Effect of a Peer-led Lifestyle Intervention on Individuals With Normal Weight Obesity: Insights From the Kerala Diabetes Prevention Program

Nitin Kapoor, Mojtaba Lotfaliany, Thirunavukkarasu Sathish, Kavumpurathu R. Thankappan, Robyn J. Tapp, Nihal Thomas, John Furler, Brian Oldenburg

    Research output: Contribution to journalArticlepeer-review

    20 Citations (Scopus)


    Purpose: Normal weight obesity (NWO) is a unique phenotype of obesity associated with high cardiovascular mortality. There is limited literature on assessing the effect of therapeutic interventions on the cardiometabolic health of these individuals. We studied the effect of a peer-led lifestyle intervention on key cardiometabolic parameters (blood glucose, blood pressure, and plasma lipids) in individuals with NWO. Methods: This study is a secondary data analysis of the Kerala Diabetes Prevention Program, a cluster-randomized controlled study that involves a peer-led, real-life lifestyle intervention for individuals from the community between the ages of 30 and 60 years with a high diabetes risk. Participants underwent a rigorous cardiometabolic evaluation at baseline and at 2-year follow-up. Findings: A total of 292 recruited individuals with NWO were randomized into the intervention (n = 159) and control (n = 133) arms. At 2 years of follow-up, there was minimal but statistically significant improvement in systolic blood pressure and serum HDL level in the intervention arm, but no statistical difference was seen in other lipid and glycemic parameters. Implications: This study provides early evidence of the effect of a lifestyle intervention in a cohort of individuals with NWO. Only systolic blood pressure and serum HDL level had a mild favorable change in the intervention arm when compared with the control arm.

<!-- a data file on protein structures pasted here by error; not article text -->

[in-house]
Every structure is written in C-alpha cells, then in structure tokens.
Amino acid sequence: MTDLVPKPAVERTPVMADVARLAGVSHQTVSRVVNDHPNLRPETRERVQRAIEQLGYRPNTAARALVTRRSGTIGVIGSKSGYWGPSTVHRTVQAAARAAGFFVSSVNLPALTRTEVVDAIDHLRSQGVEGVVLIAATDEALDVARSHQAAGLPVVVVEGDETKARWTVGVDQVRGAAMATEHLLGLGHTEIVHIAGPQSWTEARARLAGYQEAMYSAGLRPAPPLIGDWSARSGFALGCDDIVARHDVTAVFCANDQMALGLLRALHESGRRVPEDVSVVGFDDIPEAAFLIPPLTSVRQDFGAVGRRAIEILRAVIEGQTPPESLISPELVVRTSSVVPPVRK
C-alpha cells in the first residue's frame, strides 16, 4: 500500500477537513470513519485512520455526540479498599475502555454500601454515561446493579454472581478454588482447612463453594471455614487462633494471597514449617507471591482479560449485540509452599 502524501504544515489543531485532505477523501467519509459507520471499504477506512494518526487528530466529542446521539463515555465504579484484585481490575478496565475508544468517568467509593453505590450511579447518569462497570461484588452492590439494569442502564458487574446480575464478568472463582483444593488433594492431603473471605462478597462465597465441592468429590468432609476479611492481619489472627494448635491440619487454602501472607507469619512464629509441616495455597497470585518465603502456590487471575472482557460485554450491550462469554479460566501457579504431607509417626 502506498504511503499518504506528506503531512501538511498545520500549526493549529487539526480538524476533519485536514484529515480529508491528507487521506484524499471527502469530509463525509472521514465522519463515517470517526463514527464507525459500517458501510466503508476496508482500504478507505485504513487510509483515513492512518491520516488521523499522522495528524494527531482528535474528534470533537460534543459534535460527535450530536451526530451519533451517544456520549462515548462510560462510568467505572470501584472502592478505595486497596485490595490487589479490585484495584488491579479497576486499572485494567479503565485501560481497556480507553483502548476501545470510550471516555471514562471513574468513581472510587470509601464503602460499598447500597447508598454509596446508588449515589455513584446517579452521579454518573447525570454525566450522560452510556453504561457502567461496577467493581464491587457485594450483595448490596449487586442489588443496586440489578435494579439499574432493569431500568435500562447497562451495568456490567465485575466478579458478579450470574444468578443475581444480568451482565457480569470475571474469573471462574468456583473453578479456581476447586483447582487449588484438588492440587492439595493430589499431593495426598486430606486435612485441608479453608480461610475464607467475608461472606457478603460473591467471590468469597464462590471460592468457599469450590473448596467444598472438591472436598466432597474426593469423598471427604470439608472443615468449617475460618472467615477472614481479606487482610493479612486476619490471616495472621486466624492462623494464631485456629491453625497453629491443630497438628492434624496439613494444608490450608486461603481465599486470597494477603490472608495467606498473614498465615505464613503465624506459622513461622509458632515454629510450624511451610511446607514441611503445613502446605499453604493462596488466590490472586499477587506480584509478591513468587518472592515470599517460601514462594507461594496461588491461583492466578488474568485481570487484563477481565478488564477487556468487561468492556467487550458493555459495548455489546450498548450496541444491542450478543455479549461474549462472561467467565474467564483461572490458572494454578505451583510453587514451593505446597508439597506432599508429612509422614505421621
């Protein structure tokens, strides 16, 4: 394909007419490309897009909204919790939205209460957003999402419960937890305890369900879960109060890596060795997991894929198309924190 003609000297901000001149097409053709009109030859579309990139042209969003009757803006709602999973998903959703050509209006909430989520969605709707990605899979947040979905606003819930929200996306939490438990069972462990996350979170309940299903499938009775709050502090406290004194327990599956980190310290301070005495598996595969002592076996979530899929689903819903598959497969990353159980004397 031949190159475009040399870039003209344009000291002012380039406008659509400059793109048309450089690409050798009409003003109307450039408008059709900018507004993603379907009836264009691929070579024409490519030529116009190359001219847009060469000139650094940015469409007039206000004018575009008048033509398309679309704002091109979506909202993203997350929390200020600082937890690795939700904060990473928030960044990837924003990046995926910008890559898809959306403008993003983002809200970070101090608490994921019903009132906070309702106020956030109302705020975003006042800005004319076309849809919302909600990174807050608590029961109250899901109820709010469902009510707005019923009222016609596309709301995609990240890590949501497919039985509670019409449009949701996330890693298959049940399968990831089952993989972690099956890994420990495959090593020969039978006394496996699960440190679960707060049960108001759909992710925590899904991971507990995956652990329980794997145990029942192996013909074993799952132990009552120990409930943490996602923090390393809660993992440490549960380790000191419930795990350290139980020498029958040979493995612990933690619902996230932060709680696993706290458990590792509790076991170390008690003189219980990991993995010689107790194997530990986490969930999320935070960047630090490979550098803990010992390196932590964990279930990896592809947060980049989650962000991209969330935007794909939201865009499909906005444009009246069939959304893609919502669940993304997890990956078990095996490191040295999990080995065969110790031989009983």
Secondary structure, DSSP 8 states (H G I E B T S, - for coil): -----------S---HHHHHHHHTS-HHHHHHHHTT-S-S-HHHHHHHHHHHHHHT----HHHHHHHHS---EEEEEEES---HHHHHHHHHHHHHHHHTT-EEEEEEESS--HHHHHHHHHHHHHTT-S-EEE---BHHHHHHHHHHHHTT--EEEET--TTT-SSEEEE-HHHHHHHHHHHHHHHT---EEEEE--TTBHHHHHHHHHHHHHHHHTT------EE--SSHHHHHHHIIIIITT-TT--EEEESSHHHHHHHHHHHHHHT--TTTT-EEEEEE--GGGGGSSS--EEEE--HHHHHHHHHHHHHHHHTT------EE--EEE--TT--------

Original languageEnglish
    Pages (from-to)1618-1624
    Number of pages7
    JournalClinical Therapeutics
    Issue number8
    Publication statusPublished - 25 Jul 2020


    The KDPP was funded by the National Health and Medical Research Council, Australia (project grant 1005324). Nitin Kapoor was supported by the ENCORE (Excellence in Noncommunicable Disease Research Between Australian and India) programme for his PhD, funded by the University of Melbourne. Thirunavukkarasu Sathish was supported by the ASian Collaboration for Excellence in Non-Communicable Disease (ASCEND) program, funded by the Fogarty International Centre of the National Institutes of Health under award D43TW008332.


    • lifestyle intervention
    • normal weight obesity
    • South Asian phenotype
    • thin-fat phenotype

    ASJC Scopus subject areas

    • Pharmacology
    • Pharmacology (medical)


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